Interestingly, it seems like even Sandberg might be living under a glass ceiling herself: she’s conspicuously absent from the board of Facebook, which just added its sixth (male) member, and while she’s a powerful executive, she’s still not The Boss. Whether she’s bumping her head or opting out is hard to say — but it doesn’t mean that other women aren’t getting bruised.
4. She’s a little too perfect and a little too lucky.
Maybe Sandberg isn’t overly concerned with institutional barriers because she's never met one that slowed her down. At Harvard, she was that kid — the one who works harder than everyone even though she’s already the smartest, the one who attracts attention from professors without ever raising her hand. Despite the fact that she never spoke in his class, Larry Summers was so impressed by her final paper that he volunteered to advise her thesis, and then hired her at the World Bank. Since then she’s made a profession out of being that kid. Under Summers, she became chief of staff to the Treasury before she turned thirty. And then she joined a not-yet-profitable startup called Google, and helped turn it into, well, Google.
Sandberg has clearly earned her success, but what about the girl who wrote the second-best paper at Harvard and didn’t get singled out by Larry Summers? What about the girl who couldn’t afford to go to Harvard at all? Sandberg tells women that success depends on ambition and determination, but those aren't the only factors. Her story speaks pretty loudly: hard work is great, but so are an affluent upbringing, powerful mentors, and incredible timing.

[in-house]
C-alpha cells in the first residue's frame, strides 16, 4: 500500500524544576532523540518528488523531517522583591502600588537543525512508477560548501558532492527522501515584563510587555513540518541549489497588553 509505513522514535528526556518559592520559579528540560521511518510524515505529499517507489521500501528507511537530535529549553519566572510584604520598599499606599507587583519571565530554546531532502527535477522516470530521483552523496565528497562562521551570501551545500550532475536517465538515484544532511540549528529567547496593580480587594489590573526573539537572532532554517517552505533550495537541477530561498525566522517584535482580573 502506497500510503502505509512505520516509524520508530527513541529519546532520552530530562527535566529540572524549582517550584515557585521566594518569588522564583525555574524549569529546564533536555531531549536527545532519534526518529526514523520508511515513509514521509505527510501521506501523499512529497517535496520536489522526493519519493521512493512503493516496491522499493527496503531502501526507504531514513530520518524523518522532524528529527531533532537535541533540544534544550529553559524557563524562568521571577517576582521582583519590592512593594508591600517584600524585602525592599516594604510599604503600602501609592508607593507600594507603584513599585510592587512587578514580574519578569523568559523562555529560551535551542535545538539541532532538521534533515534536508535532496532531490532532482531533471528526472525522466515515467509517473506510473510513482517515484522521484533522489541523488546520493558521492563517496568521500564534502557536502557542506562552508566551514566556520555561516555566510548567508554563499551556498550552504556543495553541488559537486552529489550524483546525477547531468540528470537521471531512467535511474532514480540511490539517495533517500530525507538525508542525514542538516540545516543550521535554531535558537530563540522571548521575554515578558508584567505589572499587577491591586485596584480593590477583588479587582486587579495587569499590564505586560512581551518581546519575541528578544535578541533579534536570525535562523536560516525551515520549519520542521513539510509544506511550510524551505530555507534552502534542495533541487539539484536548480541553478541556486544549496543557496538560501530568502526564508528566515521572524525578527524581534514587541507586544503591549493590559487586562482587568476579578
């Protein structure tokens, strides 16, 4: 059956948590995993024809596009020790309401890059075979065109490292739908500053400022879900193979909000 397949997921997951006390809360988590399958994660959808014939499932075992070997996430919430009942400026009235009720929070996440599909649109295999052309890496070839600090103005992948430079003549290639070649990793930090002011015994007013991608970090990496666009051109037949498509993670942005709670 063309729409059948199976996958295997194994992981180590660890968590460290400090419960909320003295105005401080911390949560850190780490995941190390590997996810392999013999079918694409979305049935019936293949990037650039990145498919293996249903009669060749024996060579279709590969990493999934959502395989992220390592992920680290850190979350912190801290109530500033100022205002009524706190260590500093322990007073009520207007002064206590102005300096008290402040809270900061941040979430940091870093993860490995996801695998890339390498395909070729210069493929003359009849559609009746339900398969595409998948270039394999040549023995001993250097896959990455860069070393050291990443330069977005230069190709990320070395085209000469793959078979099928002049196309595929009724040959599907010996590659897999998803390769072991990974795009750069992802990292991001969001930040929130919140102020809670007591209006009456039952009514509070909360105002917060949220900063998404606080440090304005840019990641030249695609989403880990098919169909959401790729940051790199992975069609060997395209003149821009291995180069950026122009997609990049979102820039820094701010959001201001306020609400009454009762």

5. She’s taking the easy way out.
Cleverly, Sandberg has taken a stance on this issue that goes down easy for pretty much everyone. She inspires women to take control of their own destinies, and she doesn’t freak out men because she doesn’t ask them to change their attitudes, behaviors, or business models. Patricia Mitchell, president and CEO of Paley Center for Media, argues that Sandberg is appealing because she’s not complaining, which is a pretty gloomy view of Sandberg's success as a gender-equality advocate. If even a portion of her success stems from the fact that she doesn't ruffle feathers, that's pretty disheartening, especially since that's not a quality any male executive would ever embrace.